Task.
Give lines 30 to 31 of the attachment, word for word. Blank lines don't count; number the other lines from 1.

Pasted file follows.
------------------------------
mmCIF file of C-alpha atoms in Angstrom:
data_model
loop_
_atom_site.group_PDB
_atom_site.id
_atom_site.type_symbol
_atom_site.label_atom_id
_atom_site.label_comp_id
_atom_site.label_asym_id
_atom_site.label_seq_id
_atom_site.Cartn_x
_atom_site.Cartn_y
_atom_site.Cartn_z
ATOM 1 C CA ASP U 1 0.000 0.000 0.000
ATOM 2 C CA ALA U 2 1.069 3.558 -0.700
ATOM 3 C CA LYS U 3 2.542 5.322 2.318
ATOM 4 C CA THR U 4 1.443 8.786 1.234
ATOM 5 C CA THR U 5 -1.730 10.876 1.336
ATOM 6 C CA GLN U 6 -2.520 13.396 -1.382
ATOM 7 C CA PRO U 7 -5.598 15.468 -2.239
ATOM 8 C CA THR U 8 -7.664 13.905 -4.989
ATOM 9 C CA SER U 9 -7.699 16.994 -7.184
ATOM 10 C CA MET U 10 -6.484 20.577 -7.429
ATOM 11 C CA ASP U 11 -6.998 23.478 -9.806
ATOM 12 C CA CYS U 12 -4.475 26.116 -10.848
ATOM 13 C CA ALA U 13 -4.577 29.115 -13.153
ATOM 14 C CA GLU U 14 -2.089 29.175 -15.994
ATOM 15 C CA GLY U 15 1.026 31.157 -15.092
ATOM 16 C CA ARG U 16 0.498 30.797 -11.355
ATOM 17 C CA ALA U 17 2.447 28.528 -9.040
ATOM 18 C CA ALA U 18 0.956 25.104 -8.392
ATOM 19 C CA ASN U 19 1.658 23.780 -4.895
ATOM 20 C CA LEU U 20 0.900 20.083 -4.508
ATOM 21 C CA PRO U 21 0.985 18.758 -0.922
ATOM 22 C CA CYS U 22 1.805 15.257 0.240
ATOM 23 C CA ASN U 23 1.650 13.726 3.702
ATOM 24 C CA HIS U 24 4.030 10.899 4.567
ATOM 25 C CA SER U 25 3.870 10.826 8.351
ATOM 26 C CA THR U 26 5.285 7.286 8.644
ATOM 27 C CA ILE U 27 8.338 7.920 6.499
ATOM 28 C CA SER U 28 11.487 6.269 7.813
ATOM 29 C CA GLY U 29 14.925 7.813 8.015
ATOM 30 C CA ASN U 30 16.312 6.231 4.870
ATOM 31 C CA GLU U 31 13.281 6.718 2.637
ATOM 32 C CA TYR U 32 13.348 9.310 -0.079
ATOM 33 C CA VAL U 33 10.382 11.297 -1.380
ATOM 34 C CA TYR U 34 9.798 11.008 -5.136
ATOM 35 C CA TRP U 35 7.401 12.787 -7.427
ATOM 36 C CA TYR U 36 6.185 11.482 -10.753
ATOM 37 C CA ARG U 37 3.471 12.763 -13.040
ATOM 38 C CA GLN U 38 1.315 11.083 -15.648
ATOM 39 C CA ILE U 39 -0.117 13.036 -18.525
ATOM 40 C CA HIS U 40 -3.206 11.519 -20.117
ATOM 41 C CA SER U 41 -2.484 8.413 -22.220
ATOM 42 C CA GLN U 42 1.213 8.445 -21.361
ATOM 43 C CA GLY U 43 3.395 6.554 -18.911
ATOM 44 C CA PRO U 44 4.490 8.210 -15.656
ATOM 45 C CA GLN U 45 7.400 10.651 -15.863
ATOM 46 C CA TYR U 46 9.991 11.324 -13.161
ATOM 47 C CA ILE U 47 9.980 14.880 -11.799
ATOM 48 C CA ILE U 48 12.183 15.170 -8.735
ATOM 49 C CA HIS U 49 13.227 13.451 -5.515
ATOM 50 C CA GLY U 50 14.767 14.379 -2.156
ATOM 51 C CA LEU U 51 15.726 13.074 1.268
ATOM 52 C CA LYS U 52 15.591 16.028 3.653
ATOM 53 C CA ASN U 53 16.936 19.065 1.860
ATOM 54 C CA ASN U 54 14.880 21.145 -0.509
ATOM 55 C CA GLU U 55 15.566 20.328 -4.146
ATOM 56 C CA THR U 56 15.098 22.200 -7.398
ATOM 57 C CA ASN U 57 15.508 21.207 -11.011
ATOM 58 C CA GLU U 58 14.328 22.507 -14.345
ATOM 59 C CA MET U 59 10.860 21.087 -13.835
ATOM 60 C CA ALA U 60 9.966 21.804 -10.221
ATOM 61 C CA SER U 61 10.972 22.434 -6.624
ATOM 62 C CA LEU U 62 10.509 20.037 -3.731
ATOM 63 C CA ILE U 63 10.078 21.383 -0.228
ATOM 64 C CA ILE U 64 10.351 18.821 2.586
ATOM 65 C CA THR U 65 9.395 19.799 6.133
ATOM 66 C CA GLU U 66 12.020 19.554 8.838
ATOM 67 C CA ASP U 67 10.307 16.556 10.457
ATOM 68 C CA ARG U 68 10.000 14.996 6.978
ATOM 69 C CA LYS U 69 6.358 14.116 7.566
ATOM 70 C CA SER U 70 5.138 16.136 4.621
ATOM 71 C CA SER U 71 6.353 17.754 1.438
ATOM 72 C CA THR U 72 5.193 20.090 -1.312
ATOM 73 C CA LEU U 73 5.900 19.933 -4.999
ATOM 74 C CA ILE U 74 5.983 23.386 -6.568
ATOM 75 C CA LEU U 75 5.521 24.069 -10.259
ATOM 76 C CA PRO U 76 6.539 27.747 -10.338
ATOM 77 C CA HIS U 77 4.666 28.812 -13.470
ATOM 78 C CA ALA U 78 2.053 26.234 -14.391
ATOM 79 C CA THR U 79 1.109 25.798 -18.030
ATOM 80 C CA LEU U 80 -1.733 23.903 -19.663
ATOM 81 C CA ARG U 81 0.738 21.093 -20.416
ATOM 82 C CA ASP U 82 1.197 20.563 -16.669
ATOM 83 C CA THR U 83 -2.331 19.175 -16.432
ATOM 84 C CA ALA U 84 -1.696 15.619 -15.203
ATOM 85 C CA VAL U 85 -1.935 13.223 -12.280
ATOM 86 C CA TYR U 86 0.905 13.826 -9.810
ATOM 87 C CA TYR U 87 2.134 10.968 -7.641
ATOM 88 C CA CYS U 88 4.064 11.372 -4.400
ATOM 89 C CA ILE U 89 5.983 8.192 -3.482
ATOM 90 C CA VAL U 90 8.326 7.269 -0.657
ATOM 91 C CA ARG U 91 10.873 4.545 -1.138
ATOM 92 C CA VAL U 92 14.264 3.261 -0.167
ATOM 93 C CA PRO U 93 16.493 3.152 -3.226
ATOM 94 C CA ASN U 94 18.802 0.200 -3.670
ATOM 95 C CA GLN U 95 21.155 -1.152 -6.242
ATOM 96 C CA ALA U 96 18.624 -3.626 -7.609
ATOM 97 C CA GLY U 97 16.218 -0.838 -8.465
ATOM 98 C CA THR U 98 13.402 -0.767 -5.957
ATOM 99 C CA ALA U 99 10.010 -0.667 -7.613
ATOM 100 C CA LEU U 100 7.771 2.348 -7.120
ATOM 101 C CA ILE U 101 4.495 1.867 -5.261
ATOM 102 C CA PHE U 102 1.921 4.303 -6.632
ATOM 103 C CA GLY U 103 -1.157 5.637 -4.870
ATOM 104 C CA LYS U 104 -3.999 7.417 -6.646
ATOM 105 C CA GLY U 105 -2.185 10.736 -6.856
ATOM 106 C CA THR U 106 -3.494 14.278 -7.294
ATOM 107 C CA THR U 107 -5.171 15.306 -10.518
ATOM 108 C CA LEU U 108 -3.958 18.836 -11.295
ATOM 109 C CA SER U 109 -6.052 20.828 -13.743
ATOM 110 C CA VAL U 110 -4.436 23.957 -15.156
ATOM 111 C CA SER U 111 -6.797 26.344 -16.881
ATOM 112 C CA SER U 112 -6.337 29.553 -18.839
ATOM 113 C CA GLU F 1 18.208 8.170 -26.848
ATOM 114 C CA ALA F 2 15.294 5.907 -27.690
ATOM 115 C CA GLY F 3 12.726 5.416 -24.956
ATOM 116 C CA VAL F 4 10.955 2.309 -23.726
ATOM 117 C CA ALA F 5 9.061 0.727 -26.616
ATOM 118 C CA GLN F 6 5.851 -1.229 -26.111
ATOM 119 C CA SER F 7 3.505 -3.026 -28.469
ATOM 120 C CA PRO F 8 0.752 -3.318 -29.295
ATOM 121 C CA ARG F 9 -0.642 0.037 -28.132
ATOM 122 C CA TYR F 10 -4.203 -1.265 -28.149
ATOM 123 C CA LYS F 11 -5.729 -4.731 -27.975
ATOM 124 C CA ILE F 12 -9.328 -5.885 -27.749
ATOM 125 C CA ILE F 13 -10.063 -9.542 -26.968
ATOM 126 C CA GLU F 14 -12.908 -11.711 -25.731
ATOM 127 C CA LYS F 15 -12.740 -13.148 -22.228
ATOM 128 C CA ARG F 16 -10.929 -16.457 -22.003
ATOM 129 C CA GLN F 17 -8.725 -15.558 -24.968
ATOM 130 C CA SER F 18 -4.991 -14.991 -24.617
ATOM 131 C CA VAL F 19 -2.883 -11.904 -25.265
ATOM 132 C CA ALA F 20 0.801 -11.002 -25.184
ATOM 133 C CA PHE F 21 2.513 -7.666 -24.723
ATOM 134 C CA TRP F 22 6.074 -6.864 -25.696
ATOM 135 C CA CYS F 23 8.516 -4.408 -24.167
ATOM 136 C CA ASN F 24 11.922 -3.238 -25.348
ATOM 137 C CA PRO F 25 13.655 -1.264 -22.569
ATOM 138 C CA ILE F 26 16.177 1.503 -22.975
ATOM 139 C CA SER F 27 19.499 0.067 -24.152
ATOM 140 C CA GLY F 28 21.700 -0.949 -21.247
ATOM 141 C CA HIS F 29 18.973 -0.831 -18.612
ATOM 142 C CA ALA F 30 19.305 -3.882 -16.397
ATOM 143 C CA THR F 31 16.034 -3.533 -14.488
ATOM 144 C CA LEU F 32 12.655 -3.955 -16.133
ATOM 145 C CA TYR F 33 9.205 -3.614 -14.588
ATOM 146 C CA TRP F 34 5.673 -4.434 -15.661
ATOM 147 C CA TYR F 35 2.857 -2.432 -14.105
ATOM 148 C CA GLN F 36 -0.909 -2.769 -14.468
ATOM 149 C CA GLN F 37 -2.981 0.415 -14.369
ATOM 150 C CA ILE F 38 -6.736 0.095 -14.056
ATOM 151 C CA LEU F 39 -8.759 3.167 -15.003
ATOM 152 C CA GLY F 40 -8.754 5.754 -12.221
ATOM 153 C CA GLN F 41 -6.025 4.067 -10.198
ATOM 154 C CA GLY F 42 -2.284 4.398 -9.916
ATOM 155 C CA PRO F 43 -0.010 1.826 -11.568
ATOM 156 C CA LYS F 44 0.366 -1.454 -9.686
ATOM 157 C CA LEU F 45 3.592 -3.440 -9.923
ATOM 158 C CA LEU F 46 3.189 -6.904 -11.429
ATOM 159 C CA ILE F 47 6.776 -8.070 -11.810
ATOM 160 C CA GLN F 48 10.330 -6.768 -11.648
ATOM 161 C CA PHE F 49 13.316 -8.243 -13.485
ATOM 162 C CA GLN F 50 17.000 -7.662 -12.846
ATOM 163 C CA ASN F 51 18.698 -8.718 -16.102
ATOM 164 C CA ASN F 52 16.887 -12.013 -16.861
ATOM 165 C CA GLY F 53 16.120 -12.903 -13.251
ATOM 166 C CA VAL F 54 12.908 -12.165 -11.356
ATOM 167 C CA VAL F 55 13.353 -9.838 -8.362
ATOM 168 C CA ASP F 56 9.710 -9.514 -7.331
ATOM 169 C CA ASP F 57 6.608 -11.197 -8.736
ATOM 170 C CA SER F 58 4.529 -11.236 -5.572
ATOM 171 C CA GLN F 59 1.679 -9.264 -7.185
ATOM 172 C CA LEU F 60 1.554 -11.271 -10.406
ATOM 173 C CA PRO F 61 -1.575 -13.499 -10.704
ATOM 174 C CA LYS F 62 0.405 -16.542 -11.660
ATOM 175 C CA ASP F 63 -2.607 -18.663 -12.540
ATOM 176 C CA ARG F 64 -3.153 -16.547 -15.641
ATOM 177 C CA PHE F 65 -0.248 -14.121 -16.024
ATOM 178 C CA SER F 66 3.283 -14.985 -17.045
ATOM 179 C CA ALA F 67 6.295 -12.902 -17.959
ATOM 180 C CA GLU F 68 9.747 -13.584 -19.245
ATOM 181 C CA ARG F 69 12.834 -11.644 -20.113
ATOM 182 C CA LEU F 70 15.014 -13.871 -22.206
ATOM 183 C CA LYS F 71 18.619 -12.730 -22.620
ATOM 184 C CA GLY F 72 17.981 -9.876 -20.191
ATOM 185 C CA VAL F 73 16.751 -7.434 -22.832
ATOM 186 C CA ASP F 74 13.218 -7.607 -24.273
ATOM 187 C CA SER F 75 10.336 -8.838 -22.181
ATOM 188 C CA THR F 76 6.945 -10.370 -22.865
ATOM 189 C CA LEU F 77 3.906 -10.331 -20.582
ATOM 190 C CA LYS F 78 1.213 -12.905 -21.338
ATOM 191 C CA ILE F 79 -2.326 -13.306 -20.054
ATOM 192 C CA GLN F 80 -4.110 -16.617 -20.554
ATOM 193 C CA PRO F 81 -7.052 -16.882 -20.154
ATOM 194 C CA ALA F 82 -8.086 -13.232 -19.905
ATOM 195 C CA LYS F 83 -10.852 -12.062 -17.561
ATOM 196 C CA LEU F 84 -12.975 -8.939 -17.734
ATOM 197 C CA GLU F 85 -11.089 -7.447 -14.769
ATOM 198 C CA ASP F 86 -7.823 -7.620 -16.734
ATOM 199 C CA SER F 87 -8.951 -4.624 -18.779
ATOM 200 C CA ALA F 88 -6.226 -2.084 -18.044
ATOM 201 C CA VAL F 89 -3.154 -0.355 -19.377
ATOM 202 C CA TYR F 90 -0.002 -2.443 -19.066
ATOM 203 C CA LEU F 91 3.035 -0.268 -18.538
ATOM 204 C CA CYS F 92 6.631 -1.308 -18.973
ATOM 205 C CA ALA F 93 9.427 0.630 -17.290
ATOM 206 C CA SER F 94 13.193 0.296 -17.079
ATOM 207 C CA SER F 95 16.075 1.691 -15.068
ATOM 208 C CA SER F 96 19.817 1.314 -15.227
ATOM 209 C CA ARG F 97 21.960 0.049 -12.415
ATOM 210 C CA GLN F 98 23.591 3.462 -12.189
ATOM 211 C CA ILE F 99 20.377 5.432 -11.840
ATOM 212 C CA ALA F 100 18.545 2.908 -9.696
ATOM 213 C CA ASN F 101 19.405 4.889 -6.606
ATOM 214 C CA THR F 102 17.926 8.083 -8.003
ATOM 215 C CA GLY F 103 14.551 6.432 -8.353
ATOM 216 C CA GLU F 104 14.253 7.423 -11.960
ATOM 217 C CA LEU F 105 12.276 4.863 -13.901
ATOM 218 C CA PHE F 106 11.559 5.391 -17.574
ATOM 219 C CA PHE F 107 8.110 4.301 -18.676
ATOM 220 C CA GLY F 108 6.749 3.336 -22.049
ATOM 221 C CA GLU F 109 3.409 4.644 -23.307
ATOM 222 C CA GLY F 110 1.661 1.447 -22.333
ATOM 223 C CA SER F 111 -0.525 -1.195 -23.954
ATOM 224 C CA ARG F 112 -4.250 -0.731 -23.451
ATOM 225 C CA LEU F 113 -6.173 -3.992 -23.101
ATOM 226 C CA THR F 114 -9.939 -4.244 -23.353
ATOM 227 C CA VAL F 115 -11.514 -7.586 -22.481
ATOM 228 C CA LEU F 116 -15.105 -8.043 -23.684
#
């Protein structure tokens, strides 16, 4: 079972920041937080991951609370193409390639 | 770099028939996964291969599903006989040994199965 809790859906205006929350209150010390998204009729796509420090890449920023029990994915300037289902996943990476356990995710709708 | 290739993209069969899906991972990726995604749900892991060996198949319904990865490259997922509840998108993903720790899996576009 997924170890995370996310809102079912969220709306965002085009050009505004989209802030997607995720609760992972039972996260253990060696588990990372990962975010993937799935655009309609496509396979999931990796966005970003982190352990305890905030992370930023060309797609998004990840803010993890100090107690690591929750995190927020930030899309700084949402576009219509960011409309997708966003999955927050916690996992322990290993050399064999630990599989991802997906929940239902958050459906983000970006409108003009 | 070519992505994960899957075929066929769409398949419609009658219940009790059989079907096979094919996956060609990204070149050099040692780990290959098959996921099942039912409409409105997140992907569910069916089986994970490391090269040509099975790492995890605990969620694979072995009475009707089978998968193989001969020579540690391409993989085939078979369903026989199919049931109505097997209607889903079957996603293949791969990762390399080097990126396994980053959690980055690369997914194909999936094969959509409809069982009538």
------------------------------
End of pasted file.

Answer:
ATOM 17 C CA ALA U 17 2.447 28.528 -9.040
ATOM 18 C CA ALA U 18 0.956 25.104 -8.392